Neal Katyal on defending Obamacare
Neal Katyal served as acting solicitor general for the Obama administration from May 2010 through June 2011. During his tenure, he successfully defended the Affordable Care Act in front of the Sixth Circuit Court of Appeals, where Judge Jeffrey Sutton, a George W. Bush appointee, found the law to be constitutional. He also won a 2009 Supreme Court case on the Voting Rights Act, Northwest Austin v. Holder, by an 8-1 vote, after surviving an aggressive questioning by the Justices.
Katyal and I spoke this morning about what we can — and can’t — glean from Supreme Court oral arguments, how the legal challenges against the Affordable Care Act have developed, and why the government cannot require Americans to eat broccoli. What follows is a lightly edited transcript of our discussion.
Sarah Kliff: Tell me a bit about how we’ve seen this case develop. At the very start, these legal challenges to the Affordable Care Act were written off as frivolous. Now, after two days of oral arguments, many think the Supreme Court will strike down the health care law.
Neal Katyal: It’s not surprising that the Court is taking these challenges seriously. They’re going to take any challenge they agree to hear seriously. I think it was predictable that we would see this litigation, since there was even a constitutional point of order raised in the Senate on these issues.
These are arguments that have been in circulation for awhile. I think one of the hardest things about constitutional law is that there aren’t clear answers to questions. There’s some room for discretion on the part of the judges. I think the challengers have done a masterful job at using those discretionary arguments, and blending them with policy concerns, in the lower courts.
SK: What do you think we can glean from the oral arguments that have happened so far?
NK: It’s way too difficult to predict. The experience I had, when I argued the Voting Rights Act in 2009, was there were a lot of people who came out and said we were going to lose. Justice Kennedy was asking really hard questions, and then it was an 8-1 decision written by the Chief Justice. One of the great things about the Court is they ask hard questions about what’s on their mind, and test the logic of each side.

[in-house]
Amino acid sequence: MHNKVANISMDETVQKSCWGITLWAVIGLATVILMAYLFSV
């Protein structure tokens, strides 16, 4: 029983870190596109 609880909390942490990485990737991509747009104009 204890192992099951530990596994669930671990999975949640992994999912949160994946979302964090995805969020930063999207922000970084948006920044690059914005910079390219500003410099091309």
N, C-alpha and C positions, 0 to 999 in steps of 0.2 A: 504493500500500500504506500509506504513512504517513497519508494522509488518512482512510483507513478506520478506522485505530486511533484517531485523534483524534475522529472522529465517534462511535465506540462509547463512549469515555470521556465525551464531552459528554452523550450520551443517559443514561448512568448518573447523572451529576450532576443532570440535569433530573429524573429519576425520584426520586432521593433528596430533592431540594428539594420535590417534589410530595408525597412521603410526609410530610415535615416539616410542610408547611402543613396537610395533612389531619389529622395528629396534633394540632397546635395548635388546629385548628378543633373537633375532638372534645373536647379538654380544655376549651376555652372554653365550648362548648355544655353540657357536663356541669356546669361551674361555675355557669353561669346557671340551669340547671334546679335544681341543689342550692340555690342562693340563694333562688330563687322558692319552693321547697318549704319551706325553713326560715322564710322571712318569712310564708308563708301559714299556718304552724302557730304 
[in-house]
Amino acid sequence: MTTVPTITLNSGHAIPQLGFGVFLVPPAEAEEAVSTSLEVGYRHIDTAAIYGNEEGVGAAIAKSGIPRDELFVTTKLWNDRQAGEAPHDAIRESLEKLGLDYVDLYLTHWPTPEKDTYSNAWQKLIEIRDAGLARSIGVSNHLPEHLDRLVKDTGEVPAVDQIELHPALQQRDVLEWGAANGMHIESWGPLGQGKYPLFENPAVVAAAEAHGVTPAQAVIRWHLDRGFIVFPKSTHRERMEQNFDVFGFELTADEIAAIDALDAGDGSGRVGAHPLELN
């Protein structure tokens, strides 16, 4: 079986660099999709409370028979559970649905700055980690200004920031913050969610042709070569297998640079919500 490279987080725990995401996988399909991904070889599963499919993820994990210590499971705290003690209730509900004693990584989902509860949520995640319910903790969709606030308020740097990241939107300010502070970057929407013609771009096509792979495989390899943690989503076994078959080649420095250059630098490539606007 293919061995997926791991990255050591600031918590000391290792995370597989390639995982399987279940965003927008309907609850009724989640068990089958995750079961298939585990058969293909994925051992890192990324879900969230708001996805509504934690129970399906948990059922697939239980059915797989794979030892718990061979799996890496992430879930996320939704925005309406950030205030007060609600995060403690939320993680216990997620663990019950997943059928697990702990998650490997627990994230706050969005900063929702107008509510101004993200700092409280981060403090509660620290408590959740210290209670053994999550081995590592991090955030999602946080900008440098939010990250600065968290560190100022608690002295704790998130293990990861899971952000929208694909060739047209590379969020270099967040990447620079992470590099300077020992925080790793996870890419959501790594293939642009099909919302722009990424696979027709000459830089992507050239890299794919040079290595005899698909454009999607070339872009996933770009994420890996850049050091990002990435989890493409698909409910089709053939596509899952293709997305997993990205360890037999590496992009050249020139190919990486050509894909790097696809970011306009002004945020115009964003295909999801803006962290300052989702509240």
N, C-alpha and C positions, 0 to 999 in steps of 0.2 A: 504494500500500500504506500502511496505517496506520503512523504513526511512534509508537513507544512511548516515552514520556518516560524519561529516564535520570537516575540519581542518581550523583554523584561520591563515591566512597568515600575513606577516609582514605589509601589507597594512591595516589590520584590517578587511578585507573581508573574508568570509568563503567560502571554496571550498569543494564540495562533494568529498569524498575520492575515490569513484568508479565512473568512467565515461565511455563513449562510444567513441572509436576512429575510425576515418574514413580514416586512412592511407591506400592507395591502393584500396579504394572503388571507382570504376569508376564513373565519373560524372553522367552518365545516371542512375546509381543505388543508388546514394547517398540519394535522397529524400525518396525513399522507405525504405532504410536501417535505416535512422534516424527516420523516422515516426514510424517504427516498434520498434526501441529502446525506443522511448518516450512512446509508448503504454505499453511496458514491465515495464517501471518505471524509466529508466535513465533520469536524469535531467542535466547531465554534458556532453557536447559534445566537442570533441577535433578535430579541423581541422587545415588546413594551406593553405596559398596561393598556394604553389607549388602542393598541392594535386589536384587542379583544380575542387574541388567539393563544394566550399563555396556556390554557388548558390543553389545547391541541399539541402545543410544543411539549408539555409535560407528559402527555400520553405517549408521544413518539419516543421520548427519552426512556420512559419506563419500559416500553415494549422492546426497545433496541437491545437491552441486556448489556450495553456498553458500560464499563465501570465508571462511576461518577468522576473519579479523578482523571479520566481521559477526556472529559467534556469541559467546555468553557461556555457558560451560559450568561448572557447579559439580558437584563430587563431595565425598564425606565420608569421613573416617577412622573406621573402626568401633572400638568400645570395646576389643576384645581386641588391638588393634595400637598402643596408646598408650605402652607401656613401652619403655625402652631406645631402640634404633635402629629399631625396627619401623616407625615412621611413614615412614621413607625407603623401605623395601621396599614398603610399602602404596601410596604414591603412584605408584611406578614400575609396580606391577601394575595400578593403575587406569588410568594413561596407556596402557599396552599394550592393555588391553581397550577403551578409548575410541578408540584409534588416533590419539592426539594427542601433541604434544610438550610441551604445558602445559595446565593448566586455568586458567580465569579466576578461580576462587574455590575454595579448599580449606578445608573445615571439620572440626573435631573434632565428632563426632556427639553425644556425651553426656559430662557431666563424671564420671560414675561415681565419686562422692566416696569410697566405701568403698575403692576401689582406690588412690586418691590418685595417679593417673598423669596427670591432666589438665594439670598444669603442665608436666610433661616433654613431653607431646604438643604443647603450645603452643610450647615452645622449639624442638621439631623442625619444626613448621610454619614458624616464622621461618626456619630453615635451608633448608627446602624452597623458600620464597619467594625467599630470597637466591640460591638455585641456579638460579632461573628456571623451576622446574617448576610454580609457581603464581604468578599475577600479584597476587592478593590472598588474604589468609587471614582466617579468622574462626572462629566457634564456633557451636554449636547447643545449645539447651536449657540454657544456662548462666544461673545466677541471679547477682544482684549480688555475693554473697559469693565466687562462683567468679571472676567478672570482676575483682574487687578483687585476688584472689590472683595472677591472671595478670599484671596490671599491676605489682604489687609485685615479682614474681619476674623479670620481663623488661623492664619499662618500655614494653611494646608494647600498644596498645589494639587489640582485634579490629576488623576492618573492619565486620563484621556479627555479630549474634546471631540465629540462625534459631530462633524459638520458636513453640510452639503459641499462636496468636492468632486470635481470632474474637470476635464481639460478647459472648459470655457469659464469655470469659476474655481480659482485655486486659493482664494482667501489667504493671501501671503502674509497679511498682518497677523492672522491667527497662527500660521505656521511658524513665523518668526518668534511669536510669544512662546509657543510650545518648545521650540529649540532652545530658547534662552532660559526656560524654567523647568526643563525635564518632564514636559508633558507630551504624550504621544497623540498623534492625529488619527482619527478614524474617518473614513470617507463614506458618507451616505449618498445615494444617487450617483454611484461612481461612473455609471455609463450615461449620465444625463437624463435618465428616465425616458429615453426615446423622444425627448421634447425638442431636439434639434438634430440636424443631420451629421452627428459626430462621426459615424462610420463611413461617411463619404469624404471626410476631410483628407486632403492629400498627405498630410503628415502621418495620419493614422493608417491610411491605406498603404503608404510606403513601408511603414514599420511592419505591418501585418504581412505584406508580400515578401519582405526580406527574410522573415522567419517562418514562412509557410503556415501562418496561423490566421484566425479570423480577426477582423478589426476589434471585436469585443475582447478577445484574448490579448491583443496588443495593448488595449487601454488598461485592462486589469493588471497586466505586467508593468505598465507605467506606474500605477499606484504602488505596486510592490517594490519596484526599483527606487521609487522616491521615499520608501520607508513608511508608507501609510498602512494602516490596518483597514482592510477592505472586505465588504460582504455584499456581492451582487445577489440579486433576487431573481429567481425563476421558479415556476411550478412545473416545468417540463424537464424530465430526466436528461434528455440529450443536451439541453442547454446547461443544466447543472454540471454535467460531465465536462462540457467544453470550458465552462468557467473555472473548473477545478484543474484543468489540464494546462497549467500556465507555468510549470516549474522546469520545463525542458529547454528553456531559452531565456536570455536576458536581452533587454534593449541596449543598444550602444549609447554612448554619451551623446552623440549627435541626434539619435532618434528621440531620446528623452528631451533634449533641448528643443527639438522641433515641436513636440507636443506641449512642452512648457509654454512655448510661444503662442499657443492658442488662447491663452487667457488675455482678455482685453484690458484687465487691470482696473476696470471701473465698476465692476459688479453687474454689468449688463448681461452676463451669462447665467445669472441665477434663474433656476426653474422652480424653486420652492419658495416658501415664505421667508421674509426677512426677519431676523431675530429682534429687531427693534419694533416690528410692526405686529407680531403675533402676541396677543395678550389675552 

SK: What was that experience like, arguing the Voting Rights Act in front of the Supreme Court? As you mention — and others have written — nearly everyone expected the Obama administration to lose that case, and then you won by a very wide margin.
NK: I felt they had given me a very thorough inquisition on our position. I know it sounds a little hokey, but I’ve always felt very privileged to be in a room where they’re actually asking hard questions, it’s very refreshing to see that.
SK: When you defended the Affordable Care Act in front of the Sixth Circuit Court of Appeals last year, again, there were lots of predictions after oral arguments that you would lose. And, again, you won. Did you think you’d be successful in that case?
NK: I did feel the odds were going to be very tough. Justice [Jeffrey] Sutton did such a masterful job inquiring into every nook and cranky of the argument. So I definitely thought it was going to be tough.
SK: I wanted to go back to something you said earlier, about the opponents of the law doing a “masterful” job with the arguments they used. What do you mean by that?
NK: The constitution is very short. It’s about 3,000 words, so it makes a great outline of what federal power looks like but doesn’t get into the specifics. There’s room to make certain arguments, even if they’re not directly supported within the text of the constitution. I think the challengers have framed this as an issue of individual liberty, and one of the government forcing individuals to buy private products, and I do think that’s very innovative. In 230 years, the Supreme Court has never accepted such an argument. So what they’re doing is asking for a new rule.
SK: What’s different now? Why has the Court agreed to hear an argument that they haven’t accepted in two centuries?
NK: They had to take it up, because the Eleventh Circuit had struck it down. I don’t know how seriously the Court thinks about the challenge, even if it’s ripe or not. So that really remains to be seen. But the fact they took the case was a no-brainer after the government asked them to.